Ensure Plutonium Levels are Managed Properly at Nuclear Weapons Production Facility

Target: U.S. Environmental Protection Agency, the Colorado Department of Public Health and Environment, US Fish and Wildlife Service

Goal: Halt construction on the Jefferson Parkway until unsafe plutonium levels are managed properly

Rocky Flats, the infamous nuclear weapons production facility in Golden, Colorado, has once again become to subject over a fierce debate between concerned environmentalists and developers.  The US Fish and Wildlife Service’s plan to sell part of the land for the construction of the Jefferson Parkway has been met with opposition by environmental groups who cite the dangerously high levels of plutonium in the soil.  Tell the US Fish and Wildlife Service that until Rocky Flats is fully cleaned up, a highway is out of the question.

Ever since it’s opening in the 1950s, Rocky Flats has come under intense scrutiny by environmentalists and government agencies alike for the high levels of radiation present at the site, the result of years of improper waste disposal and safety infractions.  In the 1990s, cleanup of the site finally began and the site was converted to a wildlife refuge and transferred ownership to the US Fish and Wildlife Service.  However, the recent proposal to use part of Rocky Flats to build Jefferson Parkway led an environmental group to do soil testing at the site.  Despite the EPA and USFWS’s claims that the site was only minimally contaminated and safe for use, the Rocky Mountain Peace and Justice Center’s tests show contamination at levels far higher than what is deemed safe.  The high levels present an inexcusable risk of contamination for construction workers and other citizens that might spend considerable amounts of time in the area.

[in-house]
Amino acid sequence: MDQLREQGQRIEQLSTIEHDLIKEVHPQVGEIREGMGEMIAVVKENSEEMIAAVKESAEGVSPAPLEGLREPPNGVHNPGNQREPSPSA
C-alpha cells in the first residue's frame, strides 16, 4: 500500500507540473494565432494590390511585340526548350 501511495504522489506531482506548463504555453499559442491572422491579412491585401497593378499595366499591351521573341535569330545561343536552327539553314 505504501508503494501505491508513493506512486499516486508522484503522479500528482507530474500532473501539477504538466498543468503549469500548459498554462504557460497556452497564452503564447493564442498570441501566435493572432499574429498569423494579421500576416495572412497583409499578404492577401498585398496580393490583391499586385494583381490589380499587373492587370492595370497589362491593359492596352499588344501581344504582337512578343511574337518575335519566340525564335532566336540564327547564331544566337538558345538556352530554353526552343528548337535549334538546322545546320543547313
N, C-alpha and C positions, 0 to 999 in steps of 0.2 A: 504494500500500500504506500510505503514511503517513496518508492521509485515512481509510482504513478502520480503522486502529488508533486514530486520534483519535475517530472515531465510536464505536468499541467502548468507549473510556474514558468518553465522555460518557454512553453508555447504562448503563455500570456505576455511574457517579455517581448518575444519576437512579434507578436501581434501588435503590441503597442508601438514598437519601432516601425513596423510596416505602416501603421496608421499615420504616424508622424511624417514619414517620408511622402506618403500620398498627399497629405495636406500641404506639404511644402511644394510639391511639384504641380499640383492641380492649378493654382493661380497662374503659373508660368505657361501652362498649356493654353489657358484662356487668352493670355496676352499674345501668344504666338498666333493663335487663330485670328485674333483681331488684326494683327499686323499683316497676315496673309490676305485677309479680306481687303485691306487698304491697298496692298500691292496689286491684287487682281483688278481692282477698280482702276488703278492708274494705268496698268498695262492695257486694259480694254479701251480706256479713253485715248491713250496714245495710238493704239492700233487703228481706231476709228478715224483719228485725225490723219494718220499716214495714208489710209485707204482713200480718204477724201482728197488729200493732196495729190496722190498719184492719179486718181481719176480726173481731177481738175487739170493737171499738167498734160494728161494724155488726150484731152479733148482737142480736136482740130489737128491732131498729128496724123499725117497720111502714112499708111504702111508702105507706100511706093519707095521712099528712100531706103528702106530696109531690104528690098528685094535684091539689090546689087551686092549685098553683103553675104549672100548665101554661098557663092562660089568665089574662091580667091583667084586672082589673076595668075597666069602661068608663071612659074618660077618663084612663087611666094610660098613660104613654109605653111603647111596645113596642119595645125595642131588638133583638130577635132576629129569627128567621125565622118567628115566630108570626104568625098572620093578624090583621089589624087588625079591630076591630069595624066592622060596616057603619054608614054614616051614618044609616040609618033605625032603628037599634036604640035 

However, the USFWS, relying on data collected in the past, insists that the area is safe for development and exposure risks are limited.  Join the Rocky Mountain Peace and Justice Center in calling for more comprehensive testing, cleanup and management of the area in question.

Dear Daniel M. Ashe, Director of the U.S. Fish and Wildlife Service,

By now, we are all familiar with the tumultuous history behind the Rocky Flats site in Golden, Colorado.  But your recent decision to proceed with allowing the construction of the Jefferson Parkway in an area of Rocky Flats needs to be reconsidered.  Measurements done by the Rocky Mountain Peace and Justice Center show that plutonium soil contamination levels have remained nearly unchanged since the 1970s, despite any cleanup efforts, and that the levels can be nearly 100 times the average in the West.

By allowing construction workers to expose themselves to these possibly dangerous levels of radiation, you are putting them in harm’s way.  We ask that you please review the findings, collect more data and make a decision that factors in even the slightest amount of risk. Until then, we ask that you delay the construction of the Jefferson Parkway.

Sincerely,

[Your Name Will Go Here]

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